BAMAKO (Reuters) - Mali’s two-week-old junta agreed on Friday to hand over rule to civilians in return for the end of sanctions by worried neighbors who had threatened to strangle the economy of the West African country.
The accord between leaders of a March 22 coup and regional mediators came the day Tuareg rebels declared the independence of the northern half of Mali they seized in a lightning advance earlier this week - a secession bid shunned by the world.
The exit of the junta has been a precondition for countries of the 15-state West African bloc ECOWAS to step in to help resolve a crisis in what had been one of the region’s most stable democracies, possibly by the use of military force.
“The parliament speaker is appointed by the Constitutional Court as interim president,” read the five-page document signed by the mediators and Captain Amadou Sanogo, the hitherto obscure officer behind last month’s coup.
“With the signing of this accord, the current president of ECOWAS will take the necessary steps to lift the sanctions imposed on Mali,” it said of a crippling border closure, the suspension of its account at the regional central bank, and travel bans and asset freezes on junta members.
The accord did not say when Sanogo would step down to allow the swearing-in of parliament speaker Diouncounda Traore and acknowledged that holding elections within the 40 days set out by the constitution would be impossible in the circumstances.
“It will be necessary to organize a political transition leading to free, democratic and transparent elections across the whole of the territory,” it said. The only reference in the document to ousted President Amadou Toumani Touri, who is still in hiding, was that he would officially resign.
“PALACE OF AZAWAD”
When an election will be possible is hard to say after desert Tuaregs earlier proclaimed independence for what they call the state of Azawad, the northern zone they seized while the southern capital Bamako was distracted by the coup.
The nomads have nurtured the dream of a Saharan homeland since Mali’s independence in 1960 but neighbors fear the creation of a new state could encourage separatists elsewhere.
Moreover, the presence within the rebellion of Islamists with ties to al Qaeda has sparked wider fears of the emergence of a new rogue state threatening global security.
“The Executive Committee of the MNLA calls on the entire international community to immediately recognize, in a spirit of justice and peace, the independent state of Azawad,” Billal Ag Acherif, secretary-general of the Tuareg-led MNLA rebel group said on its www.mnlamov.net home page.
The territory claimed as Azawad roughly corresponds to the three northern regions of Mali which make up a zone larger than France. The term is thought to have linguistic links to the dried up Azawagh tributary of the giant Niger river which snakes through West Africa from Guinea to Nigeria.
The statement listed decades of Tuareg grievances over their treatment by governments dominated by black southerners in the distant capital Bamako. It said the group recognized all borders with neighboring states and pledged to create a democratic state based on the principles of the United Nations charter.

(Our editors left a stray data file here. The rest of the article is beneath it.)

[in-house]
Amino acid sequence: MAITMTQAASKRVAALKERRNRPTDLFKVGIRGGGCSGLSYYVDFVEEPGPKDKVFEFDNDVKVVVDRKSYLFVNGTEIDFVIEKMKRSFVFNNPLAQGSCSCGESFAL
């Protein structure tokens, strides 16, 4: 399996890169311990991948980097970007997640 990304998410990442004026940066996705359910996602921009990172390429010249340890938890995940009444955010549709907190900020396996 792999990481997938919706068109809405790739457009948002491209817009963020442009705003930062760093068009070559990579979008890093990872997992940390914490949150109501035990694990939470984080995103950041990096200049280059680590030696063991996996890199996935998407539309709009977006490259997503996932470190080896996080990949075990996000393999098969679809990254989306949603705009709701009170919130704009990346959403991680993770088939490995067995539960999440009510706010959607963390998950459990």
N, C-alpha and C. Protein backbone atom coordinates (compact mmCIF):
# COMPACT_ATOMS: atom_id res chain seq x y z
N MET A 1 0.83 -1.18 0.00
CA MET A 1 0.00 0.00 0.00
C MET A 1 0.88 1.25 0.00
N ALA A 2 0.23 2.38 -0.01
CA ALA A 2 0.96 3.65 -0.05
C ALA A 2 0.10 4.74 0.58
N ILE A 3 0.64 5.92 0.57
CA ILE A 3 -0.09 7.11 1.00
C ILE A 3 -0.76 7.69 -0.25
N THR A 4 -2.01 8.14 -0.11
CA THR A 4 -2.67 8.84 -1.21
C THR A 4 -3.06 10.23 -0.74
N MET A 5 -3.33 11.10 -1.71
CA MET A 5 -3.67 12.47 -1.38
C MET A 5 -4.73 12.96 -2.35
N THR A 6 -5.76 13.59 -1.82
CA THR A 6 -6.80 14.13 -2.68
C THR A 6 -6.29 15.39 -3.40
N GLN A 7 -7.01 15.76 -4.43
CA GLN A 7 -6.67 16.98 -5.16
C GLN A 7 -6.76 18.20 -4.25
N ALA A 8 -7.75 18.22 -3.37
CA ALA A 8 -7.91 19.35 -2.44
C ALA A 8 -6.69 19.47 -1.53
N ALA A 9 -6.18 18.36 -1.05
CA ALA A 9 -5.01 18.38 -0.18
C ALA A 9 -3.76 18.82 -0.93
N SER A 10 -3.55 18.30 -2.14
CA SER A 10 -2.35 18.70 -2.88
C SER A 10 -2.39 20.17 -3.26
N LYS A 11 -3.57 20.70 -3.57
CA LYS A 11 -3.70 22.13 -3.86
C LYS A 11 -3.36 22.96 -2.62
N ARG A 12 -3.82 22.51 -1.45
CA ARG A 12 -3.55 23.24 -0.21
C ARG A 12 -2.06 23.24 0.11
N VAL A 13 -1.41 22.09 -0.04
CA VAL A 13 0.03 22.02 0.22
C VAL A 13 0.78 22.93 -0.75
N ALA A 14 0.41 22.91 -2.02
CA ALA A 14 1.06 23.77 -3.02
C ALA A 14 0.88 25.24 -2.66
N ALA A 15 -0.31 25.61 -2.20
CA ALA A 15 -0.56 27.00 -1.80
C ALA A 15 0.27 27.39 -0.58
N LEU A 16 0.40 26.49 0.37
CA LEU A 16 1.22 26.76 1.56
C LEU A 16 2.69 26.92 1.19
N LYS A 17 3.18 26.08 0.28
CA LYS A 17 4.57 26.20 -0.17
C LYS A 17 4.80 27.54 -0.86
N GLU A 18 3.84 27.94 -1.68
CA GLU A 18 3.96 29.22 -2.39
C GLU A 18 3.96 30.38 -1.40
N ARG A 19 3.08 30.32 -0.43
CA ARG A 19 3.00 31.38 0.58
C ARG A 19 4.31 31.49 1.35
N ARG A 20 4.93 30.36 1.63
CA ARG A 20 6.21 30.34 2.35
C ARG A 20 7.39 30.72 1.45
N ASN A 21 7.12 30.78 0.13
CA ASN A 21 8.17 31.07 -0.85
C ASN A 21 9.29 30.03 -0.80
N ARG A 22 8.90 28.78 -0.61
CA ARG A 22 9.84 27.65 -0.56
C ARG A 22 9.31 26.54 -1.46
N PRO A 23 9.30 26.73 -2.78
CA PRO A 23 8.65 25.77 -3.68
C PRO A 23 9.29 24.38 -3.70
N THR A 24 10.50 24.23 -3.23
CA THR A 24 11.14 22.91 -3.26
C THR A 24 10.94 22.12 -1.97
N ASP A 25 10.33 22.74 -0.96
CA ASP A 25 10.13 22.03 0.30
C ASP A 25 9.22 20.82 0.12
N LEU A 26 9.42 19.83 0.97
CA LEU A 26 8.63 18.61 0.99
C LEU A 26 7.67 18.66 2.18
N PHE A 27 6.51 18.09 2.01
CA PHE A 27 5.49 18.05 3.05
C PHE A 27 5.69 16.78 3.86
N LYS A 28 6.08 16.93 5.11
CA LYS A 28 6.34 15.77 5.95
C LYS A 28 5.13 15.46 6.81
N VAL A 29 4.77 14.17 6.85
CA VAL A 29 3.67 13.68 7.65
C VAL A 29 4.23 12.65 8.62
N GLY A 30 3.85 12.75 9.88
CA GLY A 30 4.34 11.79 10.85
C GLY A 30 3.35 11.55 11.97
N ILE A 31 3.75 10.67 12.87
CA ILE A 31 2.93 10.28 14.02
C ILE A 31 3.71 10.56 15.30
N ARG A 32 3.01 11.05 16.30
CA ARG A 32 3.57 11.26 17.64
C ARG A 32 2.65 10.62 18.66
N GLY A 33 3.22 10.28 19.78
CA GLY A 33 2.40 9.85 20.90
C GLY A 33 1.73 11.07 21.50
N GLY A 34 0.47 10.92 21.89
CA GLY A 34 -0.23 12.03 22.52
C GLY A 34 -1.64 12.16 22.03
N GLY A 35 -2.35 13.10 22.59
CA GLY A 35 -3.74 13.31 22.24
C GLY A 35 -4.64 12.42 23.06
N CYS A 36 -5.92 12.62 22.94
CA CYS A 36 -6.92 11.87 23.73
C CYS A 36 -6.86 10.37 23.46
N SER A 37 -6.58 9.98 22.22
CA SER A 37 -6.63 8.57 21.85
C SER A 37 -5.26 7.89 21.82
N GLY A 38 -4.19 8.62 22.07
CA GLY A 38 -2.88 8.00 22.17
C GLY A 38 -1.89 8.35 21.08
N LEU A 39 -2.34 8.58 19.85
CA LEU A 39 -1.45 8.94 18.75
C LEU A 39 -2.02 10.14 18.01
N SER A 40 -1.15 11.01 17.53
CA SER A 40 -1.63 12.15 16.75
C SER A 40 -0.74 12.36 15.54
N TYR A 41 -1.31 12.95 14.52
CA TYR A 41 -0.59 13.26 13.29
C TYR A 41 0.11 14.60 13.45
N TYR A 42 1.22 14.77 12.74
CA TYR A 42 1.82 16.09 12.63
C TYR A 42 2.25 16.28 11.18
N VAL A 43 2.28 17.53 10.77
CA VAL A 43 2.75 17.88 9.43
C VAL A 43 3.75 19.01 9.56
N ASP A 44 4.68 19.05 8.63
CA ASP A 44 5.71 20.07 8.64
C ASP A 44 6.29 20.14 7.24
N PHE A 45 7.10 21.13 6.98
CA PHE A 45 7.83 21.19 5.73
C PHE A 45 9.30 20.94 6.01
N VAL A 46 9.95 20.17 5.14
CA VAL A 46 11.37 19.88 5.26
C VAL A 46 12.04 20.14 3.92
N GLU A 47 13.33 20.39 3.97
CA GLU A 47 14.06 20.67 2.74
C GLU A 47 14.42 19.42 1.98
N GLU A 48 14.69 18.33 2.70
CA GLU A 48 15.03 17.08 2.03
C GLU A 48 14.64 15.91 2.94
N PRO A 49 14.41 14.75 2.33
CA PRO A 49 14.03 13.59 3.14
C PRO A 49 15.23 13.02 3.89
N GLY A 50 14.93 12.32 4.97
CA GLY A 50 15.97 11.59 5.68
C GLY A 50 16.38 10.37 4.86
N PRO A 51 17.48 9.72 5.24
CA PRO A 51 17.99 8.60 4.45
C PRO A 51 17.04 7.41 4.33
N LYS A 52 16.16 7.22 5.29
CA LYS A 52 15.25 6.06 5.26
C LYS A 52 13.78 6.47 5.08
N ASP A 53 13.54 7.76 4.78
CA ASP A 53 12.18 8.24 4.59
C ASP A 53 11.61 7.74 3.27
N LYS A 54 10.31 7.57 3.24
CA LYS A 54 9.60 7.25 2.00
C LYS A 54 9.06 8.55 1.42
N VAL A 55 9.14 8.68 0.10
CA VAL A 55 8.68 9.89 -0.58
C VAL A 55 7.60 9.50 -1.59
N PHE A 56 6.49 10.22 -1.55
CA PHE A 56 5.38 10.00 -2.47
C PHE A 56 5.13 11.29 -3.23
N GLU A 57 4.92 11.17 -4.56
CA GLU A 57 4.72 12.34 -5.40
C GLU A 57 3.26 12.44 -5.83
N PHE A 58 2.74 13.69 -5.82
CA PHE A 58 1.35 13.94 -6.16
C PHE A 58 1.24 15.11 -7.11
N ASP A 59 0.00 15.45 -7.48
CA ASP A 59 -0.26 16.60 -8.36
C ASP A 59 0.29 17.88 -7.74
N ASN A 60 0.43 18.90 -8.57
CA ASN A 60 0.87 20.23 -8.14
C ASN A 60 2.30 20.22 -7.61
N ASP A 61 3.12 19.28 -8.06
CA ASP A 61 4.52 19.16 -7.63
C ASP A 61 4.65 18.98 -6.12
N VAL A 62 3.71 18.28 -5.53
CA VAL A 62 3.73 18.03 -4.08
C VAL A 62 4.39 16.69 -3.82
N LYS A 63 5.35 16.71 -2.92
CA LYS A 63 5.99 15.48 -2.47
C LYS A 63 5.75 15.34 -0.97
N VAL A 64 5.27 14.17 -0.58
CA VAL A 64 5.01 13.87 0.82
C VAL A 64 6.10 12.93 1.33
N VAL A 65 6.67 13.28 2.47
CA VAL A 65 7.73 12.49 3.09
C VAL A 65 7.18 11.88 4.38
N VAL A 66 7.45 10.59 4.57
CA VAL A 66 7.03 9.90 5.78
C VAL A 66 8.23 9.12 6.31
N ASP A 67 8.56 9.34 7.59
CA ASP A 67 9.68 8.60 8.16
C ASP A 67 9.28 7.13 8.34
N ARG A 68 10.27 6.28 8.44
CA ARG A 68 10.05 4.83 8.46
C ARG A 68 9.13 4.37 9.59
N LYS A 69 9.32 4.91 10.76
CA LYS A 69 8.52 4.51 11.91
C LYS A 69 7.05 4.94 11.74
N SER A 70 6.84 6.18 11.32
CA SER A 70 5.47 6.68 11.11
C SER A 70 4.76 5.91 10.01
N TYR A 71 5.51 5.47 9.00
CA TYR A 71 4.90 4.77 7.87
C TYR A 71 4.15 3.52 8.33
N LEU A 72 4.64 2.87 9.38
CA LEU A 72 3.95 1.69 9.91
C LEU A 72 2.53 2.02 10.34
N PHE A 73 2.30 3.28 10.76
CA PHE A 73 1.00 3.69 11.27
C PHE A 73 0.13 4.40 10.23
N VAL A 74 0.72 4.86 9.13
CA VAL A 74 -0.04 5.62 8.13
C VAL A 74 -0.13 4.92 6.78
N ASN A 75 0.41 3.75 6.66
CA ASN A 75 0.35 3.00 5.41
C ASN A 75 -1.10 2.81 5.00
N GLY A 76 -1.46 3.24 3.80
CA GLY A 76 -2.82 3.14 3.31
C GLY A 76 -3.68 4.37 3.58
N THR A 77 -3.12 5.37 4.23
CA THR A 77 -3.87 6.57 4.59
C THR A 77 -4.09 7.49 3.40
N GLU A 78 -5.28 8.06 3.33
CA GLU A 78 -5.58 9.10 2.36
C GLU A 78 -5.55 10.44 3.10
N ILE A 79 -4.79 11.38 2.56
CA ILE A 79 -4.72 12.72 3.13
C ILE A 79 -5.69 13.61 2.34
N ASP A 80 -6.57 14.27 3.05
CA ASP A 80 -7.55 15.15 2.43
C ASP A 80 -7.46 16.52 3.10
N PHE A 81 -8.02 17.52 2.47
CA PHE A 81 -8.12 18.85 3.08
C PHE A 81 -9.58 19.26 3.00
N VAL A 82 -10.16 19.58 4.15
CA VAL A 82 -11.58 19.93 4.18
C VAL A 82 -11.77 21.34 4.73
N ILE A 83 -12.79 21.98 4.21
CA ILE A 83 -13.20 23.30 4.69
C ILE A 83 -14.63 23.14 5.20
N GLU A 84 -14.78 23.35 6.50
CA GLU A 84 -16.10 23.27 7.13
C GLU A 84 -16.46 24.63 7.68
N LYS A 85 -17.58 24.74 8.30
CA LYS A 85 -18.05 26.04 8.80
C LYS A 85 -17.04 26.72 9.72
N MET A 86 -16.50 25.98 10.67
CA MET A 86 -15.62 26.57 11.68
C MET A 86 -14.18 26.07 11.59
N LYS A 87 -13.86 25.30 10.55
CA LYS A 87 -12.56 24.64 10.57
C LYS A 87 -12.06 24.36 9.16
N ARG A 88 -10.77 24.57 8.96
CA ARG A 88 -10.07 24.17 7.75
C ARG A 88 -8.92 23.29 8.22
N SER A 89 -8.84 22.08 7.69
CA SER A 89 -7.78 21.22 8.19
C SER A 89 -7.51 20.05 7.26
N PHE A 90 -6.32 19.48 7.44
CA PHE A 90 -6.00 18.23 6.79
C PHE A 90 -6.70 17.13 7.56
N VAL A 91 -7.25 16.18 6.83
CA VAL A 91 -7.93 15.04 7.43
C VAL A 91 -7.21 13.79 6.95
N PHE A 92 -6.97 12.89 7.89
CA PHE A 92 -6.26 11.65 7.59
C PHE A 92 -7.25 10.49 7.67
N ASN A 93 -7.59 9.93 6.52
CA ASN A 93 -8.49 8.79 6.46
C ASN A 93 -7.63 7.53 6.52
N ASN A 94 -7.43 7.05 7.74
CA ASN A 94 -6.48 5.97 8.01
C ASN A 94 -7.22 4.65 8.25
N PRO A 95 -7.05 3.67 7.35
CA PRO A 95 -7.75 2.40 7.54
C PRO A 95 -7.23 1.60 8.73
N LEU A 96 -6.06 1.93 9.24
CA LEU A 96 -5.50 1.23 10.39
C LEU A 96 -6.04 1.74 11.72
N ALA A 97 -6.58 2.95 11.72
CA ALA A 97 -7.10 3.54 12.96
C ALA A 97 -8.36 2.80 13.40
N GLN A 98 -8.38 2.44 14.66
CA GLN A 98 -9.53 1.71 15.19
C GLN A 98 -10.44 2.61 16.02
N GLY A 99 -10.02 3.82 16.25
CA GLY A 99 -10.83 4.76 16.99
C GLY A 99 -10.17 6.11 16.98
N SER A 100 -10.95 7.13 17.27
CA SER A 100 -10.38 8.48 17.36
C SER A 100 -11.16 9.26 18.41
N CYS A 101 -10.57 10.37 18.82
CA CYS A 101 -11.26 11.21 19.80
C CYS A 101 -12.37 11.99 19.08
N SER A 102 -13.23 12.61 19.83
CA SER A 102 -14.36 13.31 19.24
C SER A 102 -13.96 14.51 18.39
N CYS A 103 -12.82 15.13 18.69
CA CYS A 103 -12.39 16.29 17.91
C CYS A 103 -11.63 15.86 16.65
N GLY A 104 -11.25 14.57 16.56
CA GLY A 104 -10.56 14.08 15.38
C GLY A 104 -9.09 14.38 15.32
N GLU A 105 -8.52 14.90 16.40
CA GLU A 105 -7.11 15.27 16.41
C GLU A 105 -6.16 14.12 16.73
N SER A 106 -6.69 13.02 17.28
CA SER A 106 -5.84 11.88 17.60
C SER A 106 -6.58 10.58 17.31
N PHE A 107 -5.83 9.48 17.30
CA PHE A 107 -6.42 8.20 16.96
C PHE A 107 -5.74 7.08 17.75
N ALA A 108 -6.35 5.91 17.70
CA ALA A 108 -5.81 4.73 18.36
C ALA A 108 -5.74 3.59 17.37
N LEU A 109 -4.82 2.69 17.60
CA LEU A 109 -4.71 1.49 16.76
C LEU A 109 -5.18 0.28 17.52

Reuters Television pictures from the northern town of Gao taken hours before the overnight declaration showed MNLA soldiers celebrating in the local governor’s residence, decked with an MNLA flag and re-christened “The Palace of Azawad”.
However the 54-state African Union rejected the independence call and urged the rest of the world to shun the secession bid. Algerian Prime Minister Ahmed Ouyahia said his country could not accept a break-up of Mali, while neighboring Mauritania and even fellow Tuaregs in Niger dismissed it.
The U.S. State Department rejected the MNLA independence call and ex-colonial power France said it was now up to Mali’s neighbors to see whether talks were possible with the MNLA - a move that could target an autonomy deal short of independence.
“The demands of the northern Tuareg population are old and for too long had not received adequate and necessary responses,” French Foreign Ministry spokesman Bernard Valero said, while stressing that any deal should leave Mali’s borders intact.
Initial reactions in Bamako were of dismay.
“This is really a bad joke,” Toure Alassane, a 42-year-old native of Timbuktu said at a gathering of about 200 northerners protesting the move in the capital.
“It will never work. You don’t just declare independence when people don’t have food to eat and nothing is functioning in the north,” he said. Widespread food shortages caused by the failure of last year’s rains have been aggravated by insecurity.
In the northern town of Kidal, one resident said control was not in the hands of the MNLA but of the Ansar Dine Islamist group which wants to impose sharia, Islamic law, across Mali.
“Nothing goes without their say,” the resident said.
ECOWAS is preparing a force of up to 3,000 soldiers which could be deployed in Mali with the aim of securing the return to constitutional order and halting any further rebel advance.
French Defence Minister Gerard Longuet put the MNLA’s fighting strength at a maximum 3,000, and that of allied Islamists at about one tenth that number. He said France could provide an ECOWAS force with help including transport.
Additional reporting by Ange Aboa in Abidjan; John Irish and Leigh Thomas in Paris; Aaron Maasho in Addis Ababa; Arshad Mohammed in Washington; writing by Mark John; editing by Tim Pearce and Jackie Frank